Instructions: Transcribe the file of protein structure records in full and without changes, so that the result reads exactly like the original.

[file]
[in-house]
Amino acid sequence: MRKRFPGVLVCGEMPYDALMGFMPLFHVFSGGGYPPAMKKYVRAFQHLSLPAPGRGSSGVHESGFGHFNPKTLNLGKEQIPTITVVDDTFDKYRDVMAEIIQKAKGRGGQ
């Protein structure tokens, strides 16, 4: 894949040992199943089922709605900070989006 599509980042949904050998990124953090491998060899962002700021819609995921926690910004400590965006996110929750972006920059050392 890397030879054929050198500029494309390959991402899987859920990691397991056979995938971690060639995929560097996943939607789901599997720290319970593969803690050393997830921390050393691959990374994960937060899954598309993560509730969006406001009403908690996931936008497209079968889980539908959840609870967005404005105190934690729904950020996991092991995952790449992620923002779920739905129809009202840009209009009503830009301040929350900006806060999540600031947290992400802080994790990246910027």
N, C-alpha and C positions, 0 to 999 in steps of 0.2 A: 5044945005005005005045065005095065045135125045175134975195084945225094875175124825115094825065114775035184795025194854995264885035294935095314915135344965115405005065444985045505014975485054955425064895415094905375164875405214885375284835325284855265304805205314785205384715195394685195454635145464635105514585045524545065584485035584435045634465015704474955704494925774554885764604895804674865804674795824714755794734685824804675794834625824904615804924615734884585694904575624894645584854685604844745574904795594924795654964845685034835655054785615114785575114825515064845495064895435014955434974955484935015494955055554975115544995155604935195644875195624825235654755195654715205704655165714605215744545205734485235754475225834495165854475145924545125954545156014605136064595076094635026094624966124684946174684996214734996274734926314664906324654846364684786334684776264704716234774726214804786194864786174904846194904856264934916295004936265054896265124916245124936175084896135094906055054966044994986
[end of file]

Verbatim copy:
[in-house]
Amino acid sequence: MRKRFPGVLVCGEMPYDALMGFMPLFHVFSGGGYPPAMKKYVRAFQHLSLPAPGRGSSGVHESGFGHFNPKTLNLGKEQIPTITVVDDTFDKYRDVMAEIIQKAKGRGGQ
């Protein structure tokens, strides 16, 4: 894949040992199943089922709605900070989006 599509980042949904050998990124953090491998060899962002700021819609995921926690910004400590965006996110929750972006920059050392 890397030879054929050198500029494309390959991402899987859920990691397991056979995938971690060639995929560097996943939607789901599997720290319970593969803690050393997830921390050393691959990374994960937060899954598309993560509730969006406001009403908690996931936008497209079968889980539908959840609870967005404005105190934690729904950020996991092991995952790449992620923002779920739905129809009202840009209009009503830009301040929350900006806060999540600031947290992400802080994790990246910027």
N, C-alpha and C positions, 0 to 999 in steps of 0.2 A: 5044945005005005005045065005095065045135125045175134975195084945225094875175124825115094825065114775035184795025194854995264885035294935095314915135344965115405005065444985045505014975485054955425064895415094905375164875405214885375284835325284855265304805205314785205384715195394685195454635145464635105514585045524545065584485035584435045634465015704474955704494925774554885764604895804674865804674795824714755794734685824804675794834625824904615804924615734884585694904575624894645584854685604844745574904795594924795654964845685034835655054785615114785575114825515064845495064895435014955434974955484935015494955055554975115544995155604935195644875195624825235654755195654715205704655165714605215744545205734485235754475225834495165854475145924545125954545156014605136064595076094635026094624966124684946174684996214734996274734926314664906324654846364684786334684776264704716234774726214804786194864786174904846194904856264934916295004936265054896265124916245124936175084896135094906055054966044994986